PATTERNED BRICK HOUSES
Specific to Salem County and western Cumberland County are the patterned brick houses built by Quaker settlers in the late seventeenth and eighteenth centuries. Of approximately thirty-seven patterned brick houses in Salem County, fifteen are within the New Jersey Coastal Heritage Trail area. The few patterned brick houses in Cumberland County are around Greenwich and Roadstown (Fig. 125); the tradition filtered into these areas with the Quaker followers of John Fenwick. The settlers of Cape May and Cumberland counties relied on wood rather than brick as a building material because of the abundant trees, especially the cedar found in the southernmost swamps.
Georgian in plan, the houses are distinguished and named according to the pattern depicted in the coursing of the brick wallsof which "the more intricate patterns can be matched nowhere else in America."  The designs created in the laying up of vitrified, or glazed, headers applies to four basic patterns. The first and most common pattern, known familiarly as Flemish bond, features glazed headers substituted for plain ones. The second is an all-over design called a diaperdepicting diamonds or vertical zigzagsthat is rarely combined with dates and initials. The third pattern is a single decorative unit, such as a diamond placed at the top of a gable. The last pattern renders a combination of dates, initials, and bond designs in the wall. 
The Flemish checker bond has been cited as the first type of patterned brick work imported to America. The Bradway-Hall House (est. 1691) is believed to be one of the earliest examples of checker-bond work in South Jersey today, and it may have led the way for others. Here, "the checker has been found to appear on the facade alone, on the facade and rear together, on one gable-end alone, and on all four walls of the house." 
Other commonalities among these dwellings are the raised entrances accessible by steps, prominent beltcourses and watertables (on the front facade), interior gable-end chimneys, and pent roofs over the doors and windows. Many were dramatically altered and enlarged by changing a gambrel roof to a gable, as in the Padgett House (1735, Fig. 126). The formality and elegance depicted in the style and materials reflect a statistically elite level of Quaker owner who, like eighteenth-century aristocratic families in other Tidewater regions, expressed their wealth and power through their domiciles.
"The characteristic Salem [County] house is a small, earlier brick house and a large, later brick house, both on the same axis, or a small brick house which could have had a larger brick addition that never got built." With few exceptions, most of the patterned brick houses in Salem are hall-and-parlor or one-cell hall plans. Burlington County houses also had a severely restricted pattern field and made extensive use of the pent roof; until the late seventeenth century, pent roofs on Salem County houses were limited to the front or rear facades.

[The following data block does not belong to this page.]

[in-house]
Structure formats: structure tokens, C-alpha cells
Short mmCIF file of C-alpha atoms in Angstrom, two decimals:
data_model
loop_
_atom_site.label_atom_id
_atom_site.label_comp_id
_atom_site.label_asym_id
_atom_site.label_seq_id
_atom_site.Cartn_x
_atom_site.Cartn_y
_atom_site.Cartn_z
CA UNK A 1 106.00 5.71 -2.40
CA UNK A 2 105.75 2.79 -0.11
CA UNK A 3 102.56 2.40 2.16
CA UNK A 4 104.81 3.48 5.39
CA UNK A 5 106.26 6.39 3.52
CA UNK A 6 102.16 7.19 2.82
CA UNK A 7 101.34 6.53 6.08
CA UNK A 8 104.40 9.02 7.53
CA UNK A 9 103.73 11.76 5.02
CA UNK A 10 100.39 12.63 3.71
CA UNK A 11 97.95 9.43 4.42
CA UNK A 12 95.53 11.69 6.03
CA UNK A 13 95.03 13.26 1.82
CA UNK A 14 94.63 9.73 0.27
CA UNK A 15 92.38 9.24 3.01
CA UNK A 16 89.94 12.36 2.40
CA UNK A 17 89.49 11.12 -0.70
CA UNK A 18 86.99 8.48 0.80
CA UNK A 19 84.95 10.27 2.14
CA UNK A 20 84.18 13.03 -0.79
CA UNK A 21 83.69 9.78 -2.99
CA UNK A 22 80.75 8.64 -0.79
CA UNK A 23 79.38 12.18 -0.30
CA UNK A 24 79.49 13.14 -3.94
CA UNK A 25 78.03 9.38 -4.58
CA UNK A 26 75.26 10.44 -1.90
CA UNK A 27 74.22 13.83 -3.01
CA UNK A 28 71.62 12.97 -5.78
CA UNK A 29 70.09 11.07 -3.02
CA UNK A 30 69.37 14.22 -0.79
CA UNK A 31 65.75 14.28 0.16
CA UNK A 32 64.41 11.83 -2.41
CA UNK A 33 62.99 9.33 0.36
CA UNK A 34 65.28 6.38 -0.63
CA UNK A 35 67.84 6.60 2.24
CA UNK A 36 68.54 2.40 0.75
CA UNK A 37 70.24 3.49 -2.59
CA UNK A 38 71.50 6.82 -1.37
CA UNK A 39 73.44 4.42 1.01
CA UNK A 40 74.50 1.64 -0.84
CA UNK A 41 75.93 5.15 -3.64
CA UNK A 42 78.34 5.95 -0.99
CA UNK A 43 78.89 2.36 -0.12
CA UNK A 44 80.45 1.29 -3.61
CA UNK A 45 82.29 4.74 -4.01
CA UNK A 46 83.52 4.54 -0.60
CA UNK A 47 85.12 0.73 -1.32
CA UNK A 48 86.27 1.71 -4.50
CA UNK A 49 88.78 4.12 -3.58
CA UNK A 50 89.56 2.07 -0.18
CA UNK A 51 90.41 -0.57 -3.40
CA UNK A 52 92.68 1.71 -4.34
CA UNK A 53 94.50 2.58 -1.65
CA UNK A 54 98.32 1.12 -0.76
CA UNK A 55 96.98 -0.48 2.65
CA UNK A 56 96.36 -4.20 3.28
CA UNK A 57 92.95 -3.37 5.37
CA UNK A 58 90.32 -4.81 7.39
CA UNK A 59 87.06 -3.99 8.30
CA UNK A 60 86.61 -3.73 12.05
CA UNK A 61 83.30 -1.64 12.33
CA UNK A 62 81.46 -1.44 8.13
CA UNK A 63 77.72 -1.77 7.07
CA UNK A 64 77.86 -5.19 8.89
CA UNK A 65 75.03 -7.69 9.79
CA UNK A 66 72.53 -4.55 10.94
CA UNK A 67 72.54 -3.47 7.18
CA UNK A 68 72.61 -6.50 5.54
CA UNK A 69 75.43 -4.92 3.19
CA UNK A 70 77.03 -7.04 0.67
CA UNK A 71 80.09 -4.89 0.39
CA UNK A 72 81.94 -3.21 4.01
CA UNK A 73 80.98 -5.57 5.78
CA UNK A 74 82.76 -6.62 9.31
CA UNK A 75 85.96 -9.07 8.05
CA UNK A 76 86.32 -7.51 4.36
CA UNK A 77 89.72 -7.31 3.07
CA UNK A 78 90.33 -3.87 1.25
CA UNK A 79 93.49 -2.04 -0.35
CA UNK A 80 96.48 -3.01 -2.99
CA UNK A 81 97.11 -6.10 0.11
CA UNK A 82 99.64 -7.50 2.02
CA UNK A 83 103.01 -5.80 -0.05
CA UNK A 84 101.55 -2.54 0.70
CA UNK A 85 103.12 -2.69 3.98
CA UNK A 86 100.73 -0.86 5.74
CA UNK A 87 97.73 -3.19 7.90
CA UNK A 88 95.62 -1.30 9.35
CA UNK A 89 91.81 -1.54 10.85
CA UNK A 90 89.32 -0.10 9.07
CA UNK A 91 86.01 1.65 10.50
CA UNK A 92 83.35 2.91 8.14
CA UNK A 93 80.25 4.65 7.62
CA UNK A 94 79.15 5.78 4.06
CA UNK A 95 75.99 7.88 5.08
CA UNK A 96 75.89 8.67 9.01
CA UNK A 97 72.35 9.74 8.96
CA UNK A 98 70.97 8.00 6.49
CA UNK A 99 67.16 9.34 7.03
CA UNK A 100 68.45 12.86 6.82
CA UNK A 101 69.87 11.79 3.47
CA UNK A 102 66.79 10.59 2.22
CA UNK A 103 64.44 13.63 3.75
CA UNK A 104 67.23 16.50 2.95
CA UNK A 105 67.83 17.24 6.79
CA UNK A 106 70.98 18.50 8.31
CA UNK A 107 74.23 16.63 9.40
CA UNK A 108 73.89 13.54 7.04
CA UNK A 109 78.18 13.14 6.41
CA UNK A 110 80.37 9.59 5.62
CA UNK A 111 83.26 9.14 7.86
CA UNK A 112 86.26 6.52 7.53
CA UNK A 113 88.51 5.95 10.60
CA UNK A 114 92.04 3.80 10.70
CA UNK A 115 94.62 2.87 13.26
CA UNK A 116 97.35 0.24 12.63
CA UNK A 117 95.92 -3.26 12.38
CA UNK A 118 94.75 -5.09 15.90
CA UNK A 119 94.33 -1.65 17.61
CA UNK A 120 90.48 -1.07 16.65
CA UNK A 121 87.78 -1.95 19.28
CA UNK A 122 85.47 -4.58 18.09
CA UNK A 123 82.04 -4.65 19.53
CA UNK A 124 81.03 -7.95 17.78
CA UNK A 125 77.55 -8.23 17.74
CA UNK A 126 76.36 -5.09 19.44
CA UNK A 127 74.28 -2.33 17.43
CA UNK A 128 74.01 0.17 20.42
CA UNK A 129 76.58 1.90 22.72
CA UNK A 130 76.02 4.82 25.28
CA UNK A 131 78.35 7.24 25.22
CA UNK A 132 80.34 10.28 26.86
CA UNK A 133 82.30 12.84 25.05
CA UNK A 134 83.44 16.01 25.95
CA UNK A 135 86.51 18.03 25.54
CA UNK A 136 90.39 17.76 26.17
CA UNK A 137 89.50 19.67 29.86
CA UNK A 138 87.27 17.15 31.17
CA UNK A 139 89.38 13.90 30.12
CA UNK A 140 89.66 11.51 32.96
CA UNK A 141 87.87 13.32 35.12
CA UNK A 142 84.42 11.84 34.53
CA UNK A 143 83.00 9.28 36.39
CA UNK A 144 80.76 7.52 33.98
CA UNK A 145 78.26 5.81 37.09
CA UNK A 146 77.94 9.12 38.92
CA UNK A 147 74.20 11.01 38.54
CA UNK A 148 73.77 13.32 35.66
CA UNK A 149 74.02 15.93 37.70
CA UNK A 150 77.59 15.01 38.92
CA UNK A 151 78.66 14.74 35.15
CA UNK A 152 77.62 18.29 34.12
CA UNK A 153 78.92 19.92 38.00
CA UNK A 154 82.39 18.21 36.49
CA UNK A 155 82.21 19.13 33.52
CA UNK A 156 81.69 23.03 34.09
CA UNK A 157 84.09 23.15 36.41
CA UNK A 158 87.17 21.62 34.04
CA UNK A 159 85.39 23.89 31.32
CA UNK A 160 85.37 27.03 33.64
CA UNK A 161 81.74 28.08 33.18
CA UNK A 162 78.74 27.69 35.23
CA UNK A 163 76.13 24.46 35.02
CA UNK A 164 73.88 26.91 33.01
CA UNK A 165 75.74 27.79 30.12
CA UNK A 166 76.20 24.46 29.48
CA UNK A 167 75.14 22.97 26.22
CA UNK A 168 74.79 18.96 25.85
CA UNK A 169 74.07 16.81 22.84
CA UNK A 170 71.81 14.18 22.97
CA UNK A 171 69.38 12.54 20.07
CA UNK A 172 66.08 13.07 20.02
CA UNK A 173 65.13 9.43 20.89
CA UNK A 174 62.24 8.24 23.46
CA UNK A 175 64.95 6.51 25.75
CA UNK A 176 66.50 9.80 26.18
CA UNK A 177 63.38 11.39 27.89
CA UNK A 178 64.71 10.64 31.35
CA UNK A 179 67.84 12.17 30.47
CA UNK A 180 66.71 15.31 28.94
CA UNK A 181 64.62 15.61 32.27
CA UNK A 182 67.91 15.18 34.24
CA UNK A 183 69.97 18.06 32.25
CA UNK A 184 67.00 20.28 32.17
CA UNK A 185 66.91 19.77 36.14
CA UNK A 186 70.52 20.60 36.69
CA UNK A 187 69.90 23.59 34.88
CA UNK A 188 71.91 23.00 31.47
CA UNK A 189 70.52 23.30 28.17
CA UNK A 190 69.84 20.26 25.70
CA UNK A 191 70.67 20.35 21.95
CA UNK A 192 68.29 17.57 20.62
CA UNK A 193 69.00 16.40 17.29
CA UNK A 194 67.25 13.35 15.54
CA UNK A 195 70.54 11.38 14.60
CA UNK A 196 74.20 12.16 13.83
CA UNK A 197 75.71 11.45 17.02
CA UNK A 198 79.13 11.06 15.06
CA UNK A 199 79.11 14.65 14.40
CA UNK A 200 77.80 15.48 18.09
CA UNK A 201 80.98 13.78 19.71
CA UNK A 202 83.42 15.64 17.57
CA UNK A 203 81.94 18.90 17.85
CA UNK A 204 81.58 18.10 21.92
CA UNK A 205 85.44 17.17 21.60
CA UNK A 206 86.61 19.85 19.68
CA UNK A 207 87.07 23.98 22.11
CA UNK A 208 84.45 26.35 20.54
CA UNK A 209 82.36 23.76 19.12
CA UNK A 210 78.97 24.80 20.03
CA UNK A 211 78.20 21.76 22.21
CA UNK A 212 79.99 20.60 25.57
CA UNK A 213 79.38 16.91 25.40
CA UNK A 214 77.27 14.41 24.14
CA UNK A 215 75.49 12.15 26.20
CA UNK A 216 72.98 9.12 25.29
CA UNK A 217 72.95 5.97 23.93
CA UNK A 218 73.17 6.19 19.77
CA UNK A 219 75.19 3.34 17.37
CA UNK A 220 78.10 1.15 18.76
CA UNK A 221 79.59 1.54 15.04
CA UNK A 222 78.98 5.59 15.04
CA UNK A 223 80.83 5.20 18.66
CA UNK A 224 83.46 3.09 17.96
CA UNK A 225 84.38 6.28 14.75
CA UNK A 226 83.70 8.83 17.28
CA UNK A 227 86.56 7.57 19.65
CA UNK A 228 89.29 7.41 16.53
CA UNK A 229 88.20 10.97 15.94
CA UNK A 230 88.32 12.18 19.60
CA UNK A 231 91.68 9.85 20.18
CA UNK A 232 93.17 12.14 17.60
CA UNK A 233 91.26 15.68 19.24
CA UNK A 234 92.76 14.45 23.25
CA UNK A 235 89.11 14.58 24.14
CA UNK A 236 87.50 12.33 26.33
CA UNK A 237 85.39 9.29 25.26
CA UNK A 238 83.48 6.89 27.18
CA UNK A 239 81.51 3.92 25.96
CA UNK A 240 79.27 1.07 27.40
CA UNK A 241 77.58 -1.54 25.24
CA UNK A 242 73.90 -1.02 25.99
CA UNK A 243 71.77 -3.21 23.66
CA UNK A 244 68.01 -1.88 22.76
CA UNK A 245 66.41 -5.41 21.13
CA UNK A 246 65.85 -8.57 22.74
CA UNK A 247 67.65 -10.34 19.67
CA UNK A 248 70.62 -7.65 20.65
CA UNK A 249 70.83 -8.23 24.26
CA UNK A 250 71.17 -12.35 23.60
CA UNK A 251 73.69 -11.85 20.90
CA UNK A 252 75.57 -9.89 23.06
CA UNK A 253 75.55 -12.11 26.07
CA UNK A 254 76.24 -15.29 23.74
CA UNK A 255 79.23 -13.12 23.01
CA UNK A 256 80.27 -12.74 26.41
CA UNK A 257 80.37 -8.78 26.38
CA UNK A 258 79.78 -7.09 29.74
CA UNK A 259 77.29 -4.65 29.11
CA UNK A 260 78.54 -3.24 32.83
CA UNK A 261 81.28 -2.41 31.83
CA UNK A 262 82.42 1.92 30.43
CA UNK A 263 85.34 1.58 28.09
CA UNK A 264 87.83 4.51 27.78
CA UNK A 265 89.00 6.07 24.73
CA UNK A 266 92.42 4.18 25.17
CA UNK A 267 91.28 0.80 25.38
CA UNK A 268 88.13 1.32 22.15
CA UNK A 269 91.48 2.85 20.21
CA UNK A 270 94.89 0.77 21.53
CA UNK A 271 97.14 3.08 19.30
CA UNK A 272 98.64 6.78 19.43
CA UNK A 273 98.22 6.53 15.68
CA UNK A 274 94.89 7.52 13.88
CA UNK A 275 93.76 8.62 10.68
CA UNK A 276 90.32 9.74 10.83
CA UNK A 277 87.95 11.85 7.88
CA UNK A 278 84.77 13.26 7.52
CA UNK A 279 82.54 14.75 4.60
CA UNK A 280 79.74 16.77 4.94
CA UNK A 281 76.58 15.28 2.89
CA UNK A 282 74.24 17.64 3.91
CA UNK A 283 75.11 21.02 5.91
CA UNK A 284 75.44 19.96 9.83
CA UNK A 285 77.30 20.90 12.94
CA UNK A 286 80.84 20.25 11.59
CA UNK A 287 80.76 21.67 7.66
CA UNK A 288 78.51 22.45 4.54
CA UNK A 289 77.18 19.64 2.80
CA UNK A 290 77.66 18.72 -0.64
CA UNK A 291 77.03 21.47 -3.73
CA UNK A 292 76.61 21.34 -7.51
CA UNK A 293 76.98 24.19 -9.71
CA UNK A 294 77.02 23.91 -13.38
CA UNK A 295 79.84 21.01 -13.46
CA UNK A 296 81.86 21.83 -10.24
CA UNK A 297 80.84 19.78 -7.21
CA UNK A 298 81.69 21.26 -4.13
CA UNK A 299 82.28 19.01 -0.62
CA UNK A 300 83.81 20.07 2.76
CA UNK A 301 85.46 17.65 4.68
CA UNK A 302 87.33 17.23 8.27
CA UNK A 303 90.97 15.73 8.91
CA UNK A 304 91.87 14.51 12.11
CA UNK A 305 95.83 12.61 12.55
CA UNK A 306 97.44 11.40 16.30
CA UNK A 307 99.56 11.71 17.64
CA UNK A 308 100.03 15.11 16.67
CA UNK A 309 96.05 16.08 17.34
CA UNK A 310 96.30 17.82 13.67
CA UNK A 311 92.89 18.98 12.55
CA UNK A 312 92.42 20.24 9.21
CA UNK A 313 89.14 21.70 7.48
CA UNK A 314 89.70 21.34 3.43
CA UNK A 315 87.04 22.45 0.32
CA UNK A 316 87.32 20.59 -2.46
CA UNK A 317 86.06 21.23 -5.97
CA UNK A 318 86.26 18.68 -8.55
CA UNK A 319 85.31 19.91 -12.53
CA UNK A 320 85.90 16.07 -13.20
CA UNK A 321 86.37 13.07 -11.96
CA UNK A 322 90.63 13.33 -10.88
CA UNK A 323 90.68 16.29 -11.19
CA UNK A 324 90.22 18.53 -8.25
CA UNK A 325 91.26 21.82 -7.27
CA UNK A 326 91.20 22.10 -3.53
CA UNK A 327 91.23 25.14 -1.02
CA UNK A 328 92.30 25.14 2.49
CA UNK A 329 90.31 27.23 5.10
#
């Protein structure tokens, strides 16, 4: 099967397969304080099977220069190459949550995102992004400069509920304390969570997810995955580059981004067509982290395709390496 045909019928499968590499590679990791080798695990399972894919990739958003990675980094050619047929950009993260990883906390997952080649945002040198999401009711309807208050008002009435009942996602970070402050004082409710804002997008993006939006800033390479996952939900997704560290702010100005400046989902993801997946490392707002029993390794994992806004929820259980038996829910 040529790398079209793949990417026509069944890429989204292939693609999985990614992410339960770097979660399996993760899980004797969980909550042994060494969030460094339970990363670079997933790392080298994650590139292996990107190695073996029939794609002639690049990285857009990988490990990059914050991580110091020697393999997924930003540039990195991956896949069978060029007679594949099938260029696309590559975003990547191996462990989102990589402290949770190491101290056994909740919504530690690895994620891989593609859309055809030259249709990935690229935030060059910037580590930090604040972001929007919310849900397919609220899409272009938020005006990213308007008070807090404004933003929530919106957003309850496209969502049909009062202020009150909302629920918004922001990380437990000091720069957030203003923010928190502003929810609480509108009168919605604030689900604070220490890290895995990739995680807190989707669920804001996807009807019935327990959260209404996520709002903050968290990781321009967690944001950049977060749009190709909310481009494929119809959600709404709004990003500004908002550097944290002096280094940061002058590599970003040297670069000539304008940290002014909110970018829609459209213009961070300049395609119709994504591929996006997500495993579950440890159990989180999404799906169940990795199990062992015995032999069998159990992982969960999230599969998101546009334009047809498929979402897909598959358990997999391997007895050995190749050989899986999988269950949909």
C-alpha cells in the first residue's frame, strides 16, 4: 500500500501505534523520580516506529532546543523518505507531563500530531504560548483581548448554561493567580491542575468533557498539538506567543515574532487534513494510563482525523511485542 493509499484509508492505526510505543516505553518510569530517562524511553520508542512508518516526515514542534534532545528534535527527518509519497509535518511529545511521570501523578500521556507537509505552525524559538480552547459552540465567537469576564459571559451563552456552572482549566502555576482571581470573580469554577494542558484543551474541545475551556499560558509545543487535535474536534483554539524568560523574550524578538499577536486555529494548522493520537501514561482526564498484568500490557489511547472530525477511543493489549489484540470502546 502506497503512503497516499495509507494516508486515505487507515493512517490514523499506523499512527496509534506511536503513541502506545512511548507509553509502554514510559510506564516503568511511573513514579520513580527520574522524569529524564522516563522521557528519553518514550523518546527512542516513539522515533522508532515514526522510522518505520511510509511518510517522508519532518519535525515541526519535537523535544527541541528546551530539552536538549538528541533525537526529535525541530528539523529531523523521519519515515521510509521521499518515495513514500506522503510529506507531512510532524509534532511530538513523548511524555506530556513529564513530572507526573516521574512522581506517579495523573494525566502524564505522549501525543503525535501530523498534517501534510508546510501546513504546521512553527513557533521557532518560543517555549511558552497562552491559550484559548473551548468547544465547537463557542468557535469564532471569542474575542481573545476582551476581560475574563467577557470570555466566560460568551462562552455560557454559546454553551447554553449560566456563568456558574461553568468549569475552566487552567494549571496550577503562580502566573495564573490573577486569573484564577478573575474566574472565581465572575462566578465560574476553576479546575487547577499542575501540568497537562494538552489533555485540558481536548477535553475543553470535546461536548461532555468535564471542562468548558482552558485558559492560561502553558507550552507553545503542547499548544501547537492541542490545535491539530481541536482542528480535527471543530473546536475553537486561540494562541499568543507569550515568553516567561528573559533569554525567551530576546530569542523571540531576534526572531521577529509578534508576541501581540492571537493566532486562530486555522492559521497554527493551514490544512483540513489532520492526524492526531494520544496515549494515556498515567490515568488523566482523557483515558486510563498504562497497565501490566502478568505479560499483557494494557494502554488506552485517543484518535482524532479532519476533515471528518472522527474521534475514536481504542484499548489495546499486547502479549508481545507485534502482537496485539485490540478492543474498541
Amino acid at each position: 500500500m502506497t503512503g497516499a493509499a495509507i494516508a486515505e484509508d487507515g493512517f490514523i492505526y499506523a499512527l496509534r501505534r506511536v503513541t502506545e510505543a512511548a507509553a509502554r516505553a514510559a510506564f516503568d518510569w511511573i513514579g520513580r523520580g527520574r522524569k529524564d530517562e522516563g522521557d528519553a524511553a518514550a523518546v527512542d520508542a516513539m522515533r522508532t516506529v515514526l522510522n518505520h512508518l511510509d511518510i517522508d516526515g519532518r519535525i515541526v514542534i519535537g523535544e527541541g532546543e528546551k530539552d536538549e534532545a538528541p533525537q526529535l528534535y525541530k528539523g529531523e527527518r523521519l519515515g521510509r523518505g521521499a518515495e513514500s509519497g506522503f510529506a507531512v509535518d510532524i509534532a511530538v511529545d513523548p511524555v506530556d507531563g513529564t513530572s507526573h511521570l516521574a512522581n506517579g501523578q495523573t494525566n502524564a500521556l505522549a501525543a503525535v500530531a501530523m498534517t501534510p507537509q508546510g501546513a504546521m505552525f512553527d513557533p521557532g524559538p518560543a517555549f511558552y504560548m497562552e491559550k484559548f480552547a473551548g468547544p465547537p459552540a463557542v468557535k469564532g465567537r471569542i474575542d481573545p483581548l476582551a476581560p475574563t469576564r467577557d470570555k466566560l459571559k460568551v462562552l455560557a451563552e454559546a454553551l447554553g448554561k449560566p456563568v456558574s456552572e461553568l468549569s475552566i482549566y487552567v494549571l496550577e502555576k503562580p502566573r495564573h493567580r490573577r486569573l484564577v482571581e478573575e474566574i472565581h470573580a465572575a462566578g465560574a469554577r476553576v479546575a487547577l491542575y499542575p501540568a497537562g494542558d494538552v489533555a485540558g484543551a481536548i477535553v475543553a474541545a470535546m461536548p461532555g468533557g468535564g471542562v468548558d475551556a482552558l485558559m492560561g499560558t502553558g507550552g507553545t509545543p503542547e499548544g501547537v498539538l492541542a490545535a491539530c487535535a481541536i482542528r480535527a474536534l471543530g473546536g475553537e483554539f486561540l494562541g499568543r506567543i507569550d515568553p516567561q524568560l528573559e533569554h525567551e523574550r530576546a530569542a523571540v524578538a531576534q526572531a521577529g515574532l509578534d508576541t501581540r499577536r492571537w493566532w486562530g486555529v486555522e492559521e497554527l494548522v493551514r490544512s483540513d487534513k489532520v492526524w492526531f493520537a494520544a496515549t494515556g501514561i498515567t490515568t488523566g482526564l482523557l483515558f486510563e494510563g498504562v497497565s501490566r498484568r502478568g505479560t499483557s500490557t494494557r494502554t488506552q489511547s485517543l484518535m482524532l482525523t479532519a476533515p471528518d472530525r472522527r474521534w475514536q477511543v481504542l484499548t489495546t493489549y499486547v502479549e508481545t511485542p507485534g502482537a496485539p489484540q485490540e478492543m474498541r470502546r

The bricklayer-builders of these houses, though anonymous, are considered artisans. Most settled around Salem between 1720-64. Once established here, their decorative techniques influenced local craftsmenespecially those in Burlington County, opposite Philadelphia. Historian Paul Love believes that patterned brick houses did not appear there until the 1740s, almost fifty years after the first was constructed in Salem County. 
One may surmise that a family of bricklayers trained in this kind of work, perhaps from one of the eastern shires of England, came to Salem where their zigzags, diamonds, dates and initials worked into gable ends With vitrified brick, won them a reputation for skill and added distinction to the building. 
Prior to patterned brick work reaching the American colonies, it was widely used in France. In England during the sixteenth century, patterned brick work was used for major buildings, then in the seventeenth century for less-significant structures. In the 1720s, dating the house using glazed headers was coupled with the Flemish-bond pattern. This is evidenced in the Darkin House (1720) and the Abel Nicholson House (1722), both in Elsinboro Township below Salem. These two dwellings, as well as the John Maddox Denn House (1725) outside Hancock's Bridge, and the Padgett House, near Harmersville, feature dates, initials, and a diamond diaper pattern.
The use of the vertical zigzag pattern is prominent in the William Hancock House (1734), near Hancock's Bridge in Lower Alloways Creek. The Hancock House, like the Chambliss house (1730, Fig. 127) in Lower Alloways Township, also combines the date, initials, and vertical zigzag pattern. Most of these, as with patterned brick houses outside the study area, boast Flemish-bond coursing on the front or rear walls, or both.